• Who? Who are the pedestrians? What are their ages and gender? Are they from Liverpool or elsewhere? What is their background? (We link the postcodes of casualties and drivers from STATS19 to socio-demographic data – more on that below). Who are the drivers or riders who hit the pedestrians? What vehicle are they driving or riding? What are their ages and gender and are they local to Liverpool? What is their journey purpose? What is their background?
using all the available data at the start creates a clear focus for the project

using all the available data at the start creates a clear focus for the project

When attempting to answer the above questions, we look to make comparisons with other areas to see if what is happening in Liverpool is typical. If the risks facing adult pedestrians are the same across the country, then lessons could be learnt from elsewhere. If something unusual is happening in Liverpool, it could provide a new focus for action. In this project, adult pedestrian risk in Liverpool is being compared to a set of local authorities that have similar road networks and another set of local authorities which have a similar socio-demographic composition. This will allow us to understand if the focus should be on the road network or on the people using it.
Thinking about socio-demographics, understanding our target audiences is really important. MAST links postcodes of participants to other national statistics, such as rurality and the Index of Multiple Deprivation classification systems. It also links to Mosaic Public Sector, which is a classification system based on 450 different data sources where each postcode in the country belongs to one of 15 Groups and 66 Types. These Groups and Types are generalisations about the types of people who live in those communities and provides information on household composition, finances, work lives, education, health, crime and communication preferences.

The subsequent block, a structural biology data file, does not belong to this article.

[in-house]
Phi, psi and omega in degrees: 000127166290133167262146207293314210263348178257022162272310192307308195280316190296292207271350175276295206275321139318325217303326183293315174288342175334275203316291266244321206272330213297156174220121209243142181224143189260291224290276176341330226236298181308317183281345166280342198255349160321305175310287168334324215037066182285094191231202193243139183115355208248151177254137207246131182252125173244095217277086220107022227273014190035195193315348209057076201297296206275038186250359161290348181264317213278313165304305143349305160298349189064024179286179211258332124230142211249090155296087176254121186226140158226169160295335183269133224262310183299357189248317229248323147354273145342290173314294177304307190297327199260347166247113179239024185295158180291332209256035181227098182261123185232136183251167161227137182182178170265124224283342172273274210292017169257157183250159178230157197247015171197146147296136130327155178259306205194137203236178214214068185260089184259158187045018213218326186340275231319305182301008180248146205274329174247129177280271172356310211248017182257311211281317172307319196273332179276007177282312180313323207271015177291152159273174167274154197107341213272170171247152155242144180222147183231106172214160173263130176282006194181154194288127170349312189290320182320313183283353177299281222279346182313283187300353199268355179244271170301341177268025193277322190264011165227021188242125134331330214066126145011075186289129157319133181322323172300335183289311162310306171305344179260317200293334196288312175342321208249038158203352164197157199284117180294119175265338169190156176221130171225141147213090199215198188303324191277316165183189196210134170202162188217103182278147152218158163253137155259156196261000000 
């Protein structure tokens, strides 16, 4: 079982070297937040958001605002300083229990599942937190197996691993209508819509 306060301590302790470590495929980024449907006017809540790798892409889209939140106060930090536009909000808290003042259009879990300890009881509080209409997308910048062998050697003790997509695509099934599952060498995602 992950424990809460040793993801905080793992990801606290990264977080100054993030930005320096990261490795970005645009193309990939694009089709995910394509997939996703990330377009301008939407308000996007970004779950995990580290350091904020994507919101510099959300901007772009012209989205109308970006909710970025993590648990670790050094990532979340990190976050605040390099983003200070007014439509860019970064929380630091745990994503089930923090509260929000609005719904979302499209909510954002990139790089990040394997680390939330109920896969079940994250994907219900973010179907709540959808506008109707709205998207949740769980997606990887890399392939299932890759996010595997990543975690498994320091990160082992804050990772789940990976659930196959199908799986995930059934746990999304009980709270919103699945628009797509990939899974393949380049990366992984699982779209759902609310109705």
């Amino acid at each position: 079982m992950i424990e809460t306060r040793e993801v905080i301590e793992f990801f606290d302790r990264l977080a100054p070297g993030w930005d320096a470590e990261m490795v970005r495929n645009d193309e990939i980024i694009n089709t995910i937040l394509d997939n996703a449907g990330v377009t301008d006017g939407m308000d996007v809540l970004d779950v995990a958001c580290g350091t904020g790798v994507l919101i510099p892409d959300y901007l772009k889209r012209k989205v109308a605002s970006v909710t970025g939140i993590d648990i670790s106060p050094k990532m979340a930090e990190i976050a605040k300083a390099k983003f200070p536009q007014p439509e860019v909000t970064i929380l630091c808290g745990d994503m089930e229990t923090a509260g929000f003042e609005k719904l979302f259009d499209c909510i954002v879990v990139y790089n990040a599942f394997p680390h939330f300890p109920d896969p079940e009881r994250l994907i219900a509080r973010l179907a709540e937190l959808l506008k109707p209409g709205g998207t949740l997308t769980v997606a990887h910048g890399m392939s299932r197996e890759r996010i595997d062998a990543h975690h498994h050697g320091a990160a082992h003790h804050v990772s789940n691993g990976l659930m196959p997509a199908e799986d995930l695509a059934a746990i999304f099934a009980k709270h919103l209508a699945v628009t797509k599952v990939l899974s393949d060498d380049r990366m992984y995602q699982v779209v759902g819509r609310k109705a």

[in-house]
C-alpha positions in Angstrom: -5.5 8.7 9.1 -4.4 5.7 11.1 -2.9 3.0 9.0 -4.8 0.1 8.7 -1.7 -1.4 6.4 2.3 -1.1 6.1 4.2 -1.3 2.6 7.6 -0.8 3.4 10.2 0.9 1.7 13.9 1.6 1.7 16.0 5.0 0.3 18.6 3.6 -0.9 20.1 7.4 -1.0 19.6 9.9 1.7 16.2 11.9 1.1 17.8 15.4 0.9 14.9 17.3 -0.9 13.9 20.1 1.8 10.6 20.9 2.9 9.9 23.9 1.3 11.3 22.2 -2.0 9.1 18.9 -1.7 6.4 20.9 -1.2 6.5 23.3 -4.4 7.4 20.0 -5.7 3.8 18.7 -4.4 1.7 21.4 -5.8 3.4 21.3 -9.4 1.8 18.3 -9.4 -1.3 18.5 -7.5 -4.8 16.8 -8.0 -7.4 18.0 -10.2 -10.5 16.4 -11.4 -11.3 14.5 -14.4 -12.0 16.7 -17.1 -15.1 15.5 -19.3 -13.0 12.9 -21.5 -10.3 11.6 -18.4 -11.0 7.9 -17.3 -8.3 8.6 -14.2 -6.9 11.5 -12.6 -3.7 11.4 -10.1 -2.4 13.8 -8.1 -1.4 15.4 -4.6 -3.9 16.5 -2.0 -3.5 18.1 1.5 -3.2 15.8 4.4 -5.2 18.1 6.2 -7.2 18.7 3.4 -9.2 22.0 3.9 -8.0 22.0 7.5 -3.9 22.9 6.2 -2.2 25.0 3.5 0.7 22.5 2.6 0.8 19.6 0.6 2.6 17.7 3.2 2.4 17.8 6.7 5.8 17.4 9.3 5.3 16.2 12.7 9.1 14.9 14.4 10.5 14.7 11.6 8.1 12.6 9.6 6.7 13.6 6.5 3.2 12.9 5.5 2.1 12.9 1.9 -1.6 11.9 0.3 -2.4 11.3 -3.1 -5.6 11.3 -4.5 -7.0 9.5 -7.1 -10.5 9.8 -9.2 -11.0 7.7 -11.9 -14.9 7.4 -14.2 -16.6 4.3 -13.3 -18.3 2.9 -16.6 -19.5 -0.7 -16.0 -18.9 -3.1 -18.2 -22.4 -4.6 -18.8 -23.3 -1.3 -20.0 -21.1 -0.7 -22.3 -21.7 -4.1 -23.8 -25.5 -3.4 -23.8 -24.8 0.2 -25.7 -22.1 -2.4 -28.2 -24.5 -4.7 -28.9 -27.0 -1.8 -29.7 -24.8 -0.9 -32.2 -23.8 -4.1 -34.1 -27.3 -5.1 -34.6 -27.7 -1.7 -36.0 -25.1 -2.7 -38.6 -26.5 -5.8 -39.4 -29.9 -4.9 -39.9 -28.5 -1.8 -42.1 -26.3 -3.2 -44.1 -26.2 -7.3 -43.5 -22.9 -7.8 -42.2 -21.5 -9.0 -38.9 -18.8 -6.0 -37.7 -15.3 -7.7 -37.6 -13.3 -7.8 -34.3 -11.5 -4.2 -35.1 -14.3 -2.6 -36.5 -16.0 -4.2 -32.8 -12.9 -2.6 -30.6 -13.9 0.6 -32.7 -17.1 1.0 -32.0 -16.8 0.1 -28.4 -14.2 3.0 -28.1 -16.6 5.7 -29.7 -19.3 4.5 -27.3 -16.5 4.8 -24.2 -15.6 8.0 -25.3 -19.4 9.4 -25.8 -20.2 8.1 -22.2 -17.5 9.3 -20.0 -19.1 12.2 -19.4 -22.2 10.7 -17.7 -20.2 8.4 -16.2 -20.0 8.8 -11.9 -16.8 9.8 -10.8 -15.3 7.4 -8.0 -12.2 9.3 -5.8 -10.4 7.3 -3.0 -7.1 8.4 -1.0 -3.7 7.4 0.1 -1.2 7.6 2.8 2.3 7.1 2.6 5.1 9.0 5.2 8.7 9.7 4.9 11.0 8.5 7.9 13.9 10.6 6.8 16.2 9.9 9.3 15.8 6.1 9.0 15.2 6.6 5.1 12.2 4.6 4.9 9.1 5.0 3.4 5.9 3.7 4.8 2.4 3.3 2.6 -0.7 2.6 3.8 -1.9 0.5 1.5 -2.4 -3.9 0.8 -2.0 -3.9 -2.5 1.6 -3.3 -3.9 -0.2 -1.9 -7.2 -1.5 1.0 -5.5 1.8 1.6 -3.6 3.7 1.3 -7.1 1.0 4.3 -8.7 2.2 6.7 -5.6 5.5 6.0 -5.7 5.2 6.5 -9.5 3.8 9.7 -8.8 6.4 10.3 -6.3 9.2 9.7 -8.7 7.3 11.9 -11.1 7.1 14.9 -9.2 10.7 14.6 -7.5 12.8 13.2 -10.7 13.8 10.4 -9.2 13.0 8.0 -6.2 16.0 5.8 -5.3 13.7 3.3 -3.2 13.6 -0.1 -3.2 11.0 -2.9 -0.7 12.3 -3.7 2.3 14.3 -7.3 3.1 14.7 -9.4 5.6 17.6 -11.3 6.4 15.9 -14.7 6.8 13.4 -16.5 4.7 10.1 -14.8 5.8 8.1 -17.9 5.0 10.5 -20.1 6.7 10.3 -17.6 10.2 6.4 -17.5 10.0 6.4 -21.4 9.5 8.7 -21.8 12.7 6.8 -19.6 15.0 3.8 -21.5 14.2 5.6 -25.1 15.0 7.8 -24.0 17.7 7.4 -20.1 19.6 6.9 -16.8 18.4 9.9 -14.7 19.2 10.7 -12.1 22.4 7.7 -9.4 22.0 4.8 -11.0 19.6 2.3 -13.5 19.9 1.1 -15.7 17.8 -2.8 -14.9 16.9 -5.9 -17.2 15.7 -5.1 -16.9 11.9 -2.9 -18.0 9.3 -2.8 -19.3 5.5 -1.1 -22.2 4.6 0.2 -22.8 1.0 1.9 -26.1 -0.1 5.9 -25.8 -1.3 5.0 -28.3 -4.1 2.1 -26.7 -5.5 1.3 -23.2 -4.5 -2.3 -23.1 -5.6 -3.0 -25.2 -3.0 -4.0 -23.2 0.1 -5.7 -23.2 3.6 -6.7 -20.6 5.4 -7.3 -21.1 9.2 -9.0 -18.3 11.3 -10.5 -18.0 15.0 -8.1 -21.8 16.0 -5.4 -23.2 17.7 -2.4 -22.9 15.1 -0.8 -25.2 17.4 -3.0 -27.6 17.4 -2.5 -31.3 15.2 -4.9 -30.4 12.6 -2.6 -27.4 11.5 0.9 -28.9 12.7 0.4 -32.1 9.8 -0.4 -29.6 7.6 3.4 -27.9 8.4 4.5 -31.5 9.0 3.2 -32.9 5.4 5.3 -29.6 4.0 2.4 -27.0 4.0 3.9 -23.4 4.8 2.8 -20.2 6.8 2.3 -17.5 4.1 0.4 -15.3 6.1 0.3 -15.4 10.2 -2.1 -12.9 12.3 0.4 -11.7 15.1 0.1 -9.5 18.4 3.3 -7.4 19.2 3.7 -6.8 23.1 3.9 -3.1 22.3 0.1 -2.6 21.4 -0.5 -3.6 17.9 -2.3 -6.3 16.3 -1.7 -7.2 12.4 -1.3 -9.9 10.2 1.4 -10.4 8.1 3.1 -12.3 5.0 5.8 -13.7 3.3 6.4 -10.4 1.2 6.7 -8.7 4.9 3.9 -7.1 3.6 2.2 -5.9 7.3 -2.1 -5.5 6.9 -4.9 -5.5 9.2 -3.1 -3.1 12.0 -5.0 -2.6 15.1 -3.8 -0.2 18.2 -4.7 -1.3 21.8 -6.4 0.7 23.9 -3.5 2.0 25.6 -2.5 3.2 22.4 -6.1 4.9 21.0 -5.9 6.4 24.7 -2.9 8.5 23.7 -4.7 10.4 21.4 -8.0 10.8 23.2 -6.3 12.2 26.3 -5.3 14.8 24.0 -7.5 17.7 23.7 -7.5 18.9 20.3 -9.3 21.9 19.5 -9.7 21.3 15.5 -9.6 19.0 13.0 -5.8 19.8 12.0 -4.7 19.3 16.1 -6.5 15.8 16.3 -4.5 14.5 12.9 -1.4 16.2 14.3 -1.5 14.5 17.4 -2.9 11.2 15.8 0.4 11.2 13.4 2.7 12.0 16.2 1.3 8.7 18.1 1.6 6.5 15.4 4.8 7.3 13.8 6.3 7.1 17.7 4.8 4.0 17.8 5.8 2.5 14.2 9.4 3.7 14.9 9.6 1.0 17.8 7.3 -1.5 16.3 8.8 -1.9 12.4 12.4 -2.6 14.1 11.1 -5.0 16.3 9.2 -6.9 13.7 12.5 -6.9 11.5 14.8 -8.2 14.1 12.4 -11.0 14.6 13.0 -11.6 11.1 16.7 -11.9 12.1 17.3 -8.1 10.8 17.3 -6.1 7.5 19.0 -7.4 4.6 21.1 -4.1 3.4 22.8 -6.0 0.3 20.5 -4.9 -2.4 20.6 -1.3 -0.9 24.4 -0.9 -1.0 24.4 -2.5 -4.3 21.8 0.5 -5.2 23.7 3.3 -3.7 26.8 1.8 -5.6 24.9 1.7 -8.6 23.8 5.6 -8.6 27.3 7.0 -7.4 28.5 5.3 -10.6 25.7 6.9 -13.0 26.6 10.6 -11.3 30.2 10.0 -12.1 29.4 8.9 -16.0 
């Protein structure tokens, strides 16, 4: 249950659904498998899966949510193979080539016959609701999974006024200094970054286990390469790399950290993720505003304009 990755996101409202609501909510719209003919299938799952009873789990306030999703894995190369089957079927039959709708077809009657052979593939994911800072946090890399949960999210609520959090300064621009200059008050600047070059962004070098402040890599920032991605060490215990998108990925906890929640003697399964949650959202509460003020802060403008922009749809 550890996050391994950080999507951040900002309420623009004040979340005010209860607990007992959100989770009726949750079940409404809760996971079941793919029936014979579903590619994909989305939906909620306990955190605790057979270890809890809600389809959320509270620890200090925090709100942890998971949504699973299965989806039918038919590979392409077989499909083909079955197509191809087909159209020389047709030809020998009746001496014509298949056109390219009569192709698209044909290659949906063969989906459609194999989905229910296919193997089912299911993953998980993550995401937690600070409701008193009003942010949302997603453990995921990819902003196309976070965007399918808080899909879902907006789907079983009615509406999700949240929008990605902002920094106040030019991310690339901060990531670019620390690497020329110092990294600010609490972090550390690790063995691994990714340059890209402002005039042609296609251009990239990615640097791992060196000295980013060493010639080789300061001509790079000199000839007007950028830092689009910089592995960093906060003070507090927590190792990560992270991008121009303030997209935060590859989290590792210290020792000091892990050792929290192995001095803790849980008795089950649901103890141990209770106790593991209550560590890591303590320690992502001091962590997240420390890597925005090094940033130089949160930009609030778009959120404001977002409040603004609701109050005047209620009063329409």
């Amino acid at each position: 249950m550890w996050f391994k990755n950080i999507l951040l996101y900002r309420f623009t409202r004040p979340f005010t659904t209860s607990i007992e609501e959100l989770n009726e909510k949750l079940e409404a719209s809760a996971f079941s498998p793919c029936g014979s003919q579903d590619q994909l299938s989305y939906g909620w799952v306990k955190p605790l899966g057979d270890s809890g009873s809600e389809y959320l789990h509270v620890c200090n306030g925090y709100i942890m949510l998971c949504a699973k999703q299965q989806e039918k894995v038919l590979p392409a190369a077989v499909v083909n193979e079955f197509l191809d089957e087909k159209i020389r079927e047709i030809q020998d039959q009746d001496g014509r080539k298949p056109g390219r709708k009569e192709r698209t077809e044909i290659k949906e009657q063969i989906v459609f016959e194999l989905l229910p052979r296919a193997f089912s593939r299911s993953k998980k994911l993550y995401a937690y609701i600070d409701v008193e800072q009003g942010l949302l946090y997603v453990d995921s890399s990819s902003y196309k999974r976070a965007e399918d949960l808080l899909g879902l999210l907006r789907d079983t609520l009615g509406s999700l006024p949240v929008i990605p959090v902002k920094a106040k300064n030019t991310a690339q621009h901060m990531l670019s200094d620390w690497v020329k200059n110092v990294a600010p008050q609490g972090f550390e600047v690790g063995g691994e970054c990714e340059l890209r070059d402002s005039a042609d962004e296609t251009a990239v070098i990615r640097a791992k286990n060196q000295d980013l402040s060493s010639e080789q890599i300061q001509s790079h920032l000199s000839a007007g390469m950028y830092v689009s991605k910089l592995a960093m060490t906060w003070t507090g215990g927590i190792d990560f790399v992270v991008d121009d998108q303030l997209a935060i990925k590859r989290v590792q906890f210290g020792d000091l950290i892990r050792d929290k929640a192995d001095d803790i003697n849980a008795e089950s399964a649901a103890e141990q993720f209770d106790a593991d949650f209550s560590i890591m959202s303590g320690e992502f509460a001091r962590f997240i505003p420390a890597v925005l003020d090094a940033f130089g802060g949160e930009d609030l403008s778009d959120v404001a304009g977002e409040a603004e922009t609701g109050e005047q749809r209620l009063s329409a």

All of this information is really important, understanding the trends in how the adult pedestrians were injured will guide whether the solutions may be engineering, educational or enforcement-based. 


The detailed STATS19 analysis will guide the formation of those solutions, and the insight into who the participants are will help shape how those solutions are communicated to citizens. The Mosaic insight can guide the language and tone used, the partners used to deliver the message and what behaviour change levers might be most effective with them (remember, we are talking about the adult pedestrians and the drivers who hit them – there could be changes to their behaviour that both parties need to make).


The final part of this phase is to supplement the analysis. Are there other datasets which can explain the findings (such as understanding some of the social and economic challenges facing citizens or enforcement data related to driver behaviour)? Are there specific locations where risk is particularly high and if so, why?


In approximately two weeks time we will  be in a position to share the headline findings from our data. But this will only tell us so much.  To build up a true picture, So-Mo will be out on location looking to understand at first hand what how pedestrians and drivers are behaving in these locations and how the environment is influencing this.

I'd like to know how other areas are using data to shine a light onto the who, what and where of pedestrian casualties? Let us know by joining the conversation @So_mo_co   #LpoolPedestrian


Tanya Fosdick   senior research associate, Road Safety Analysis